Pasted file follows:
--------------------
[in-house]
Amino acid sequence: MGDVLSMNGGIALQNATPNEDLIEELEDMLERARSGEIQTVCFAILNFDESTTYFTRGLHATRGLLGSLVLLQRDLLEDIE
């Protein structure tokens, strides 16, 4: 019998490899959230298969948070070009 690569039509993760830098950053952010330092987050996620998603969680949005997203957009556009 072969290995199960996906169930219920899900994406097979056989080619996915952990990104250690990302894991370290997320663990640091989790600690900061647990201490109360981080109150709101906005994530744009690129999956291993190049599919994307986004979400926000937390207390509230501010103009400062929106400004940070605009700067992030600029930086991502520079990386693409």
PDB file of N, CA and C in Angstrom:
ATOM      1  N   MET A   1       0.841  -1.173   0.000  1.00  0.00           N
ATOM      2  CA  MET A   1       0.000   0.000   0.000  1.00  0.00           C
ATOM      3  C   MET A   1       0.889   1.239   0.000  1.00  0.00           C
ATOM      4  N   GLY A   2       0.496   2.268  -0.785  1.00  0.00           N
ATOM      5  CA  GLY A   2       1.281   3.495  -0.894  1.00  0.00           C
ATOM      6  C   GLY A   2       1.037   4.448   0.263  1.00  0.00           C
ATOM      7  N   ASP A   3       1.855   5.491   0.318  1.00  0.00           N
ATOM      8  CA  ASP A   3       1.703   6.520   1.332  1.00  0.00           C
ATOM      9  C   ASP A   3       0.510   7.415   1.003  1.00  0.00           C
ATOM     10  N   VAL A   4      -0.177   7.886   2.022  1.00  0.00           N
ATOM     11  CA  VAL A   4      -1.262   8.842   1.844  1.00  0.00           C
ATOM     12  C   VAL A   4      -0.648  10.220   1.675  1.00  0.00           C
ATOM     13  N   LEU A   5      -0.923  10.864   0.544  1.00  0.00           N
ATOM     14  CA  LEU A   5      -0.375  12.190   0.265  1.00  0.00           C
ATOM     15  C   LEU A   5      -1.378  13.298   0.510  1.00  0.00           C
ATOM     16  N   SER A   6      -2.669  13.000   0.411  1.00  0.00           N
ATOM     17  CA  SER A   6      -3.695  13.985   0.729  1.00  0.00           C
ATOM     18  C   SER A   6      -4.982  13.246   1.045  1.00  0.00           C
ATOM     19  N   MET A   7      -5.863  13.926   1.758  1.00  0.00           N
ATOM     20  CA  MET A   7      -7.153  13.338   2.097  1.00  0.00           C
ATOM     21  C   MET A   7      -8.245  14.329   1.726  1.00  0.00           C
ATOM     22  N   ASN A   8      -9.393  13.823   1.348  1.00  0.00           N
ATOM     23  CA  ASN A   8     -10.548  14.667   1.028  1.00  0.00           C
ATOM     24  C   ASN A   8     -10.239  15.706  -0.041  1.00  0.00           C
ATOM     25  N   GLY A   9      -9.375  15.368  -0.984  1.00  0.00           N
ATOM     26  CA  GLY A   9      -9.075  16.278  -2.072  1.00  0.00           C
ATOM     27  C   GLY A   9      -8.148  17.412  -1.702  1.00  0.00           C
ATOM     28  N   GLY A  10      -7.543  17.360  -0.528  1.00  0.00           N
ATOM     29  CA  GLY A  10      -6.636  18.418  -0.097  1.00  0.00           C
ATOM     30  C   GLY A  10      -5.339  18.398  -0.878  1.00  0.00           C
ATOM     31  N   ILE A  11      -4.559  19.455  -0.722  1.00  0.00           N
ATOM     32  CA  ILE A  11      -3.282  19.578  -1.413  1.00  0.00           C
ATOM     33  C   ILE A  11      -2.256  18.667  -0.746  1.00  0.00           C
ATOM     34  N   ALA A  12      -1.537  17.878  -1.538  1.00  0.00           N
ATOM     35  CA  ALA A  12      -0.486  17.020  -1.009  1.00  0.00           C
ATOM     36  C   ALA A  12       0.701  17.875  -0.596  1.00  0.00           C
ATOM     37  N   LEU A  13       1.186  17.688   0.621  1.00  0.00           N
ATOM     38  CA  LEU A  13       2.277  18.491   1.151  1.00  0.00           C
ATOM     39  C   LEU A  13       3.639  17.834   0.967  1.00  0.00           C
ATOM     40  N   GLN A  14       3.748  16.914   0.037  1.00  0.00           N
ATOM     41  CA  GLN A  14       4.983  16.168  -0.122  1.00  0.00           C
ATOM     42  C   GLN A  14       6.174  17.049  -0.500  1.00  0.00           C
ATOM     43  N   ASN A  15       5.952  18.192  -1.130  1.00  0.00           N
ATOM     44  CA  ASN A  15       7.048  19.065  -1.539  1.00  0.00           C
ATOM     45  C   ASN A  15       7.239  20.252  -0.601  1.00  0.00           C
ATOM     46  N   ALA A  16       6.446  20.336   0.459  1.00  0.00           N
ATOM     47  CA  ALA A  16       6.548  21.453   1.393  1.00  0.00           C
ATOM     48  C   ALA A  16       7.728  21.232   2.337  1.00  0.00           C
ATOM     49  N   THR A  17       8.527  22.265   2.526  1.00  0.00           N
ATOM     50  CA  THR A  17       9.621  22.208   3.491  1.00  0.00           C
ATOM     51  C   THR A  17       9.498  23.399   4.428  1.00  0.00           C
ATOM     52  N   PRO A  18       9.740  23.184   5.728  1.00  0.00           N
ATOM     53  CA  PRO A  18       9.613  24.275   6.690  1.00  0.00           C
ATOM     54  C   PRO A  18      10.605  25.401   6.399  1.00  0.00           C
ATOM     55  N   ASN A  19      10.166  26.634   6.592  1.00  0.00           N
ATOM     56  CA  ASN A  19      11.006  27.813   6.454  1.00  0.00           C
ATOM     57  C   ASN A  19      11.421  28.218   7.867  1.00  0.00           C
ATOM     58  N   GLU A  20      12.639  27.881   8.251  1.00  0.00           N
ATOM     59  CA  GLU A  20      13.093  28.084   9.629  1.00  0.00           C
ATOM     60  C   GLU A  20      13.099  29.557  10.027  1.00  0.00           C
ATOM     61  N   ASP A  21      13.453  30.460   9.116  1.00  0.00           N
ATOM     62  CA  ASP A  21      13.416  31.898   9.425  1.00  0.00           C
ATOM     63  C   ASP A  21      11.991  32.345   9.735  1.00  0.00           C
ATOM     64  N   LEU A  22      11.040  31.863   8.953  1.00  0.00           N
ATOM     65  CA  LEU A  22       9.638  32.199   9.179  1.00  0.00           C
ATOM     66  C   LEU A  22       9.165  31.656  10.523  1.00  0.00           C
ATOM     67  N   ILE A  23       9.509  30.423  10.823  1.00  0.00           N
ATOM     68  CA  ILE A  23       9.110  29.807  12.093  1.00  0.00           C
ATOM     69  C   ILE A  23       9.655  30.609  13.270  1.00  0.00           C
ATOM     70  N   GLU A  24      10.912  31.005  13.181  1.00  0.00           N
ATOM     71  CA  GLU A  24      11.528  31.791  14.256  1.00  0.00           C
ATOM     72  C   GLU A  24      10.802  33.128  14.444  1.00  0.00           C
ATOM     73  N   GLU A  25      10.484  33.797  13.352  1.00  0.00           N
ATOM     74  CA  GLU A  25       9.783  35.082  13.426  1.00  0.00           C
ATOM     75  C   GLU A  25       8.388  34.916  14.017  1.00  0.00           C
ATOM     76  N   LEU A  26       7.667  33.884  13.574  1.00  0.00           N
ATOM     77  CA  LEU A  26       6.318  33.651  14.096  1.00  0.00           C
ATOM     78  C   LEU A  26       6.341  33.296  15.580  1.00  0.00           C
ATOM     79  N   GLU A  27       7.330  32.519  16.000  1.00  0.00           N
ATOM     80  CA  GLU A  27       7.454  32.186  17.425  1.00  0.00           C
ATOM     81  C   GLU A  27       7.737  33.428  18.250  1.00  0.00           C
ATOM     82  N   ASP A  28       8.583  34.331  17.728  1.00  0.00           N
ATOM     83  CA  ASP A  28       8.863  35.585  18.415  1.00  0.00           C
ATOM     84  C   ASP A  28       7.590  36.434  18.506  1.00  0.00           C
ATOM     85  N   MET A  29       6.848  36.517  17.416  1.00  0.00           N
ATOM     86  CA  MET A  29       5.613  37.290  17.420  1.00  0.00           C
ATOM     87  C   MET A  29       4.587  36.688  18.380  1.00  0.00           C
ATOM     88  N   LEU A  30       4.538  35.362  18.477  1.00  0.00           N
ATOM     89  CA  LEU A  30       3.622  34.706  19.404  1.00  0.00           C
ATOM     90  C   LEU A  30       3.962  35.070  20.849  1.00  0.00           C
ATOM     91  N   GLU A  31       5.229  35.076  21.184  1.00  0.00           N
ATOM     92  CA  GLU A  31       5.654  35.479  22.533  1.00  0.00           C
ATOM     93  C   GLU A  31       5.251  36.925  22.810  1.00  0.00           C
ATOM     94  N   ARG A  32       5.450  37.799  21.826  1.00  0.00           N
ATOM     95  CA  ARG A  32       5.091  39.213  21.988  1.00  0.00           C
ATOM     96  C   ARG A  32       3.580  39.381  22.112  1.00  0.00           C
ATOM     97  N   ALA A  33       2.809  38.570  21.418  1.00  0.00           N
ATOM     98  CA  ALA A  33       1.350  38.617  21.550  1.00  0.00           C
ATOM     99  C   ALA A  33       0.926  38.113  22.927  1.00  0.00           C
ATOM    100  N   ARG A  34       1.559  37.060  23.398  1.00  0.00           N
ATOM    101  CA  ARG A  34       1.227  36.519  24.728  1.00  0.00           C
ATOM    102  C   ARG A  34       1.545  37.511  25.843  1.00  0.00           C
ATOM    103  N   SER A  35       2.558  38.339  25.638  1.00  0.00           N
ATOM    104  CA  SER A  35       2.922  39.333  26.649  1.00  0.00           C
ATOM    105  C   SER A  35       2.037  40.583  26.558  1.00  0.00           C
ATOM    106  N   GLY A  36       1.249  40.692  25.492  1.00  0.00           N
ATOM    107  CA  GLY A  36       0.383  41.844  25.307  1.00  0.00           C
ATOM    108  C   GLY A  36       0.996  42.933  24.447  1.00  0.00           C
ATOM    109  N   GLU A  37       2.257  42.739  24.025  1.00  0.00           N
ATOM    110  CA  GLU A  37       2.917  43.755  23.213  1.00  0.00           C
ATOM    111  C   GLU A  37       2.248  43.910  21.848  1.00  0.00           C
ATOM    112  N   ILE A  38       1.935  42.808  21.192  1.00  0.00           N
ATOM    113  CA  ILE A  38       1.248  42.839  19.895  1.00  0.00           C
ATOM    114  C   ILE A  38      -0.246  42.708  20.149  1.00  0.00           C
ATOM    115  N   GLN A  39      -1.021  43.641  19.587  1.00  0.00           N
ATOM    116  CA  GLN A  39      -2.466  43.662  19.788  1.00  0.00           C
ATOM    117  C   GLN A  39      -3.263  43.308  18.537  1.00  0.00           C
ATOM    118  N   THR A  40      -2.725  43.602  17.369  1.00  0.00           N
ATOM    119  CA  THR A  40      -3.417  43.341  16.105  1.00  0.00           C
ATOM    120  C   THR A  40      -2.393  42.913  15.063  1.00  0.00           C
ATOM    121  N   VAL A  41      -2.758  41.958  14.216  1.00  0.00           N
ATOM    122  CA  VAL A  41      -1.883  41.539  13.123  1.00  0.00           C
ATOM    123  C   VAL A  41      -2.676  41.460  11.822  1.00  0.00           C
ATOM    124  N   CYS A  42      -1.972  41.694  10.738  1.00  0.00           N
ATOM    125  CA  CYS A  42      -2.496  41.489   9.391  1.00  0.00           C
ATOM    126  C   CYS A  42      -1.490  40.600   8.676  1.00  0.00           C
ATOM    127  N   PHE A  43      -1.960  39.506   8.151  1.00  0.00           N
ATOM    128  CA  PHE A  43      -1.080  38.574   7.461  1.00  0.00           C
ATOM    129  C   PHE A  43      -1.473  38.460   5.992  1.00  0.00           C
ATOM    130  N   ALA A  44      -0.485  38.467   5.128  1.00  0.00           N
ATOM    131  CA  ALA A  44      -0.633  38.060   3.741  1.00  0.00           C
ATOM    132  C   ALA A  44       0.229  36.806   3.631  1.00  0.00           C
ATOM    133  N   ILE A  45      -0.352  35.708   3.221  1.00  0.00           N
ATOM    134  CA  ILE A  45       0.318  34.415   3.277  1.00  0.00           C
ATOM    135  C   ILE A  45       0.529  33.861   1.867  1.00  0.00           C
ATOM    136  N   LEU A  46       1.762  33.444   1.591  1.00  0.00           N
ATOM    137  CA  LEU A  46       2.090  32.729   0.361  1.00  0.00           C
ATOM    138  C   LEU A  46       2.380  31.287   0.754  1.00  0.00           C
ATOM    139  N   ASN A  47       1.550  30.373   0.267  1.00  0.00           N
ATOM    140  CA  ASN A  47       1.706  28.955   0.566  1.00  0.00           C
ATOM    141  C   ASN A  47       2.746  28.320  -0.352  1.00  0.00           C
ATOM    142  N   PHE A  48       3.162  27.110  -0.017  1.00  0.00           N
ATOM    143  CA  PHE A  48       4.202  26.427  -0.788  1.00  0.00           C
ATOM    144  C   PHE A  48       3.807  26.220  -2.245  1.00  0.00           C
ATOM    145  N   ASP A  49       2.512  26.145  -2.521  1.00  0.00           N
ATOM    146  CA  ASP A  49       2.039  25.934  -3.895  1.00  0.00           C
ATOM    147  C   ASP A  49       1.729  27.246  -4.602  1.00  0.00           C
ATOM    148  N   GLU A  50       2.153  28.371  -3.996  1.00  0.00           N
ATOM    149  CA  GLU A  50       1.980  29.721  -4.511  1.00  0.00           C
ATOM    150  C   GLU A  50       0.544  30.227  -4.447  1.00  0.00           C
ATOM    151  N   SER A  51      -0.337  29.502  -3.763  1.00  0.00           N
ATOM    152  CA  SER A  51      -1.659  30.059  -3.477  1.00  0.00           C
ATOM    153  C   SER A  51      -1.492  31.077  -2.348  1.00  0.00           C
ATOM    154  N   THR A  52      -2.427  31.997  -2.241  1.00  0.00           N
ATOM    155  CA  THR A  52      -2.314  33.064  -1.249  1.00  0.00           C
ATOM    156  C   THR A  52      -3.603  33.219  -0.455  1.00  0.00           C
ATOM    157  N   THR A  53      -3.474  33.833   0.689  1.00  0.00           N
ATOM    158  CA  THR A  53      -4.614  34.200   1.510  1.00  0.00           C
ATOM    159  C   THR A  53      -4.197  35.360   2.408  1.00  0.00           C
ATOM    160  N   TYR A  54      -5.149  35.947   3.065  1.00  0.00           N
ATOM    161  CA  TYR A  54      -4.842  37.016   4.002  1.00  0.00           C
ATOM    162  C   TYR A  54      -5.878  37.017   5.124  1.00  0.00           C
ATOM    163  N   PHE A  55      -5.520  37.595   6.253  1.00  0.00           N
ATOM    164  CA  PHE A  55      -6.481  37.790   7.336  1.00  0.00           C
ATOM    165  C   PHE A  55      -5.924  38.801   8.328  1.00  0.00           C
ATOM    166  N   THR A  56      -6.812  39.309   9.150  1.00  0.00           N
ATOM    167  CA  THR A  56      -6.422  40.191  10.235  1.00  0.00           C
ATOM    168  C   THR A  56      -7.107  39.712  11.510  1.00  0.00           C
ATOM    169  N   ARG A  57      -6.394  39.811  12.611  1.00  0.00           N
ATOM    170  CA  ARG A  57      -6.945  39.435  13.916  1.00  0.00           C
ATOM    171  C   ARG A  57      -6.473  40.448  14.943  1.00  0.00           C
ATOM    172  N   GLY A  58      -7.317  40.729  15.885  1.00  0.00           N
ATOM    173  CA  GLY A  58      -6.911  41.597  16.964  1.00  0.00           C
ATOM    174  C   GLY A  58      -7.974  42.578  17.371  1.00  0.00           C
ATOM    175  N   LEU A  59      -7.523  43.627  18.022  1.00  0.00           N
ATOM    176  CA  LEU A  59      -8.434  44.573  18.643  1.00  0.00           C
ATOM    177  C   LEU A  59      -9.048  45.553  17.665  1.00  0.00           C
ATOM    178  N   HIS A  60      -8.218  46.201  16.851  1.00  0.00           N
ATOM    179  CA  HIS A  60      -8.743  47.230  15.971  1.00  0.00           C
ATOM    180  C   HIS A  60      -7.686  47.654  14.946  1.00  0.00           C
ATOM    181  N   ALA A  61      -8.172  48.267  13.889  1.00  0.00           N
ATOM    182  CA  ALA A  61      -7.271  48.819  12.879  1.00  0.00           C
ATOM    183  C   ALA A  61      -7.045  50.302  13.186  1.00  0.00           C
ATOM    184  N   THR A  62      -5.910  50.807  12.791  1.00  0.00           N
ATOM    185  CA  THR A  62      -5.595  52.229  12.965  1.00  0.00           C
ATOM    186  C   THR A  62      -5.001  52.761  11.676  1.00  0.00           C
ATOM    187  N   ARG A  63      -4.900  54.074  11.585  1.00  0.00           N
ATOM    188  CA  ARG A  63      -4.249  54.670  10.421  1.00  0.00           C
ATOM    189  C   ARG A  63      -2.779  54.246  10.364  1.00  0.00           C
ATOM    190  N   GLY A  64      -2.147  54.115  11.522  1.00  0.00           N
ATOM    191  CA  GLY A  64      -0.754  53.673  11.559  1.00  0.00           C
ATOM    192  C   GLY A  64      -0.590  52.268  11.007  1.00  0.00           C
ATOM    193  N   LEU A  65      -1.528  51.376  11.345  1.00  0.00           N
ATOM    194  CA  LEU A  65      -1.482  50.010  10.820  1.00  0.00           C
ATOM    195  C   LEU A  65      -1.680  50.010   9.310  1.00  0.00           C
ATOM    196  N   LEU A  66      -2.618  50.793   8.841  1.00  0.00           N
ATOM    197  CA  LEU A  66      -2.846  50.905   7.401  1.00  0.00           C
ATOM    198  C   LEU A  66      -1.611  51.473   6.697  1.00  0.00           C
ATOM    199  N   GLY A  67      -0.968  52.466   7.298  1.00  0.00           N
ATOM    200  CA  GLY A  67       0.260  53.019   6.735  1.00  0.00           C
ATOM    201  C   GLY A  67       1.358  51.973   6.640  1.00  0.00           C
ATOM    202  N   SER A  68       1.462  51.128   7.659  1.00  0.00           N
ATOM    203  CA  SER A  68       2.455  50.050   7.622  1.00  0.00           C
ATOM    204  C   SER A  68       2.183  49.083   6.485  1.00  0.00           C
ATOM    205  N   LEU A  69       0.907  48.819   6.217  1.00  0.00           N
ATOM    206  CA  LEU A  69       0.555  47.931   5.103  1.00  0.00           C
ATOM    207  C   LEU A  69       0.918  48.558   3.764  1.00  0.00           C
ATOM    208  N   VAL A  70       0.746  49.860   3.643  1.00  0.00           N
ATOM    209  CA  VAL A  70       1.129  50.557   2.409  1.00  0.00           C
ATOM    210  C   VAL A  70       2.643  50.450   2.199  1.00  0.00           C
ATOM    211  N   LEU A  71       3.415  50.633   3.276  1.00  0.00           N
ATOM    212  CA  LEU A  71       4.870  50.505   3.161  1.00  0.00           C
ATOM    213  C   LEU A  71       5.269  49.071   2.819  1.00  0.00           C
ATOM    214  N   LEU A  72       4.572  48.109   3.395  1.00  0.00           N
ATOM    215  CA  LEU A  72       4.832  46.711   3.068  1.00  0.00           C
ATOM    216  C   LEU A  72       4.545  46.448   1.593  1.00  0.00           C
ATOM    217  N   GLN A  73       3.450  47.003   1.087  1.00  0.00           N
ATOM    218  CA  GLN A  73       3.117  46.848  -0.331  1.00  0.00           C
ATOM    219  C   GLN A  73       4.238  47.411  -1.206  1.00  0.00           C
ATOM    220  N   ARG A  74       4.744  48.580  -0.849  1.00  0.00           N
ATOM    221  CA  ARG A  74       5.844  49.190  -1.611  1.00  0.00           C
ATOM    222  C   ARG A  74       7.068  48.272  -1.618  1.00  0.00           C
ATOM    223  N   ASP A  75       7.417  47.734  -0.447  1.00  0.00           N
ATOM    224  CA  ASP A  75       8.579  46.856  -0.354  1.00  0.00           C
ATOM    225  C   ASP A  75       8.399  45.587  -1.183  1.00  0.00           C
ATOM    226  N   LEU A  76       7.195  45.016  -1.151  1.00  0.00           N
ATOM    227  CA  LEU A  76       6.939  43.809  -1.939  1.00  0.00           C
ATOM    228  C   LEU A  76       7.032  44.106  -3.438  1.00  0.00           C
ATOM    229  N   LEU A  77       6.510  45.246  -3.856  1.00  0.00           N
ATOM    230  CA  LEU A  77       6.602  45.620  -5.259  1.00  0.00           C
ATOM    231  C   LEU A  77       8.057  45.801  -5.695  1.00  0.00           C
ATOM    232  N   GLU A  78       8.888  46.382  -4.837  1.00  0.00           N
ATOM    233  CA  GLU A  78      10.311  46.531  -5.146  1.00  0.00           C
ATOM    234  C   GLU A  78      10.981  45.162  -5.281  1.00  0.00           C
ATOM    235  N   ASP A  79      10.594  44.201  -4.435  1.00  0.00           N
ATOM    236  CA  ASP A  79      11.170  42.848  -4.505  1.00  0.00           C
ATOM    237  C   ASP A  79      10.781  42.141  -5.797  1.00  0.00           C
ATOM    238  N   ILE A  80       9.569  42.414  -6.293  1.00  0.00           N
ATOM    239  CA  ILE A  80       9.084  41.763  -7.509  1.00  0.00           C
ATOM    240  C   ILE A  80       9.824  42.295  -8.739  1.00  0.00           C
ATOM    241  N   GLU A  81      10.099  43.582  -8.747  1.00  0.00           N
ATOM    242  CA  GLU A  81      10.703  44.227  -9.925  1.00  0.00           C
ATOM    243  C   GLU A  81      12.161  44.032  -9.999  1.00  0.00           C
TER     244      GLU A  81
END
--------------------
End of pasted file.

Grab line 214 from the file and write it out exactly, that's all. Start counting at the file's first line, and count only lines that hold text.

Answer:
ATOM    210  C   VAL A  70       2.643  50.450   2.199  1.00  0.00           C